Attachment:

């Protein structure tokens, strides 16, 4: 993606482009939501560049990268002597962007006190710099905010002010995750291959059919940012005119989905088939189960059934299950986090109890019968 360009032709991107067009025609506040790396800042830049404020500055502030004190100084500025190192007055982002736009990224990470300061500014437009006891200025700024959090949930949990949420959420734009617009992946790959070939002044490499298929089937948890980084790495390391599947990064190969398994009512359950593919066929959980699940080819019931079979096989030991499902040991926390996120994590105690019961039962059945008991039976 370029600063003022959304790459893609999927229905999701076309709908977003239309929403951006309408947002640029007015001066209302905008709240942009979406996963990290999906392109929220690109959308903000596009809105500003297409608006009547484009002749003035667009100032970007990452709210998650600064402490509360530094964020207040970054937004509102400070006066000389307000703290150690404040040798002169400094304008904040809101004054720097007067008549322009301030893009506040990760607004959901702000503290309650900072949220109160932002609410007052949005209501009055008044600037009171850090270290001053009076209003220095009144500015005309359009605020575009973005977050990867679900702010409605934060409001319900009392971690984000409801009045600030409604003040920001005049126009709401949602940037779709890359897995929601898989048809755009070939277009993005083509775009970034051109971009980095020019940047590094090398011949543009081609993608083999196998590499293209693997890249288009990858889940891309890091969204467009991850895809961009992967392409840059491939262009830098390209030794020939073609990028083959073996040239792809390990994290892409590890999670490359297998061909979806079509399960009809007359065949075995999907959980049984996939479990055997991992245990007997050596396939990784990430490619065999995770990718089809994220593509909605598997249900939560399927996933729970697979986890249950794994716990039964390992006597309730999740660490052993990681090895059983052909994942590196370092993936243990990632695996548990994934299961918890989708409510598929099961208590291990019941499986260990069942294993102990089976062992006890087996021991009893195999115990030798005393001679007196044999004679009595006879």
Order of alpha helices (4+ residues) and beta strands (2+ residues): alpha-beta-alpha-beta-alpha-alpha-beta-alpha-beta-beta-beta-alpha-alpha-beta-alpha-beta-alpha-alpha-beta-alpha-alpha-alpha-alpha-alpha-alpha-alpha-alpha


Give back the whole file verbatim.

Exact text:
């Protein structure tokens, strides 16, 4: 993606482009939501560049990268002597962007006190710099905010002010995750291959059919940012005119989905088939189960059934299950986090109890019968 360009032709991107067009025609506040790396800042830049404020500055502030004190100084500025190192007055982002736009990224990470300061500014437009006891200025700024959090949930949990949420959420734009617009992946790959070939002044490499298929089937948890980084790495390391599947990064190969398994009512359950593919066929959980699940080819019931079979096989030991499902040991926390996120994590105690019961039962059945008991039976 370029600063003022959304790459893609999927229905999701076309709908977003239309929403951006309408947002640029007015001066209302905008709240942009979406996963990290999906392109929220690109959308903000596009809105500003297409608006009547484009002749003035667009100032970007990452709210998650600064402490509360530094964020207040970054937004509102400070006066000389307000703290150690404040040798002169400094304008904040809101004054720097007067008549322009301030893009506040990760607004959901702000503290309650900072949220109160932002609410007052949005209501009055008044600037009171850090270290001053009076209003220095009144500015005309359009605020575009973005977050990867679900702010409605934060409001319900009392971690984000409801009045600030409604003040920001005049126009709401949602940037779709890359897995929601898989048809755009070939277009993005083509775009970034051109971009980095020019940047590094090398011949543009081609993608083999196998590499293209693997890249288009990858889940891309890091969204467009991850895809961009992967392409840059491939262009830098390209030794020939073609990028083959073996040239792809390990994290892409590890999670490359297998061909979806079509399960009809007359065949075995999907959980049984996939479990055997991992245990007997050596396939990784990430490619065999995770990718089809994220593509909605598997249900939560399927996933729970697979986890249950794994716990039964390992006597309730999740660490052993990681090895059983052909994942590196370092993936243990990632695996548990994934299961918890989708409510598929099961208590291990019941499986260990069942294993102990089976062992006890087996021991009893195999115990030798005393001679007196044999004679009595006879």
Order of alpha helices (4+ residues) and beta strands (2+ residues): alpha-beta-alpha-beta-alpha-alpha-beta-alpha-beta-beta-beta-alpha-alpha-beta-alpha-beta-alpha-alpha-beta-alpha-alpha-alpha-alpha-alpha-alpha-alpha-alpha